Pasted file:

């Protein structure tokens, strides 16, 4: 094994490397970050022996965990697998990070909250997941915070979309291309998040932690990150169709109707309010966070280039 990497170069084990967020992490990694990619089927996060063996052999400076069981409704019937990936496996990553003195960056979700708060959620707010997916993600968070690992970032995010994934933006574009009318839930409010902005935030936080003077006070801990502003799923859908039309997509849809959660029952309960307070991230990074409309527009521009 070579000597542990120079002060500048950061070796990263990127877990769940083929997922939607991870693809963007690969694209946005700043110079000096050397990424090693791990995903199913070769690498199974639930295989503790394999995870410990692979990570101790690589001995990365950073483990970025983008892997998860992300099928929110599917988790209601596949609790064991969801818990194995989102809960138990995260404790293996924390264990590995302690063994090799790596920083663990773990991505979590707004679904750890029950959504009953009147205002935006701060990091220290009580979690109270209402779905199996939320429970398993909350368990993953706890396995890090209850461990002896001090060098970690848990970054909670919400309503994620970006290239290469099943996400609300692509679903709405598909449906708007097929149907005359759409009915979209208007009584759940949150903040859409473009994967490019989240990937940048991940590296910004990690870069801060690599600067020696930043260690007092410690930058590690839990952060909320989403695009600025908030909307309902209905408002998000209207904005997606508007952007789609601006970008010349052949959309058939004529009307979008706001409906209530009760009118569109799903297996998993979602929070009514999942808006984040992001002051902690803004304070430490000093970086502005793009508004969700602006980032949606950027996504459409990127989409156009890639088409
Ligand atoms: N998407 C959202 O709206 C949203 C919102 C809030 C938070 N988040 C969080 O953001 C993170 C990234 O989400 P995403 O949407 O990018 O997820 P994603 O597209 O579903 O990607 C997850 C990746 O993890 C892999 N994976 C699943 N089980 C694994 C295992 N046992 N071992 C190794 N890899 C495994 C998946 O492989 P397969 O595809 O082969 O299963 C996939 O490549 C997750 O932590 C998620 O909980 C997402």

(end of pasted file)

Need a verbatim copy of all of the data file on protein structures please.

């Protein structure tokens, strides 16, 4: 094994490397970050022996965990697998990070909250997941915070979309291309998040932690990150169709109707309010966070280039 990497170069084990967020992490990694990619089927996060063996052999400076069981409704019937990936496996990553003195960056979700708060959620707010997916993600968070690992970032995010994934933006574009009318839930409010902005935030936080003077006070801990502003799923859908039309997509849809959660029952309960307070991230990074409309527009521009 070579000597542990120079002060500048950061070796990263990127877990769940083929997922939607991870693809963007690969694209946005700043110079000096050397990424090693791990995903199913070769690498199974639930295989503790394999995870410990692979990570101790690589001995990365950073483990970025983008892997998860992300099928929110599917988790209601596949609790064991969801818990194995989102809960138990995260404790293996924390264990590995302690063994090799790596920083663990773990991505979590707004679904750890029950959504009953009147205002935006701060990091220290009580979690109270209402779905199996939320429970398993909350368990993953706890396995890090209850461990002896001090060098970690848990970054909670919400309503994620970006290239290469099943996400609300692509679903709405598909449906708007097929149907005359759409009915979209208007009584759940949150903040859409473009994967490019989240990937940048991940590296910004990690870069801060690599600067020696930043260690007092410690930058590690839990952060909320989403695009600025908030909307309902209905408002998000209207904005997606508007952007789609601006970008010349052949959309058939004529009307979008706001409906209530009760009118569109799903297996998993979602929070009514999942808006984040992001002051902690803004304070430490000093970086502005793009508004969700602006980032949606950027996504459409990127989409156009890639088409
Ligand atoms: N998407 C959202 O709206 C949203 C919102 C809030 C938070 N988040 C969080 O953001 C993170 C990234 O989400 P995403 O949407 O990018 O997820 P994603 O597209 O579903 O990607 C997850 C990746 O993890 C892999 N994976 C699943 N089980 C694994 C295992 N046992 N071992 C190794 N890899 C495994 C998946 O492989 P397969 O595809 O082969 O299963 C996939 O490549 C997750 O932590 C998620 O909980 C997402």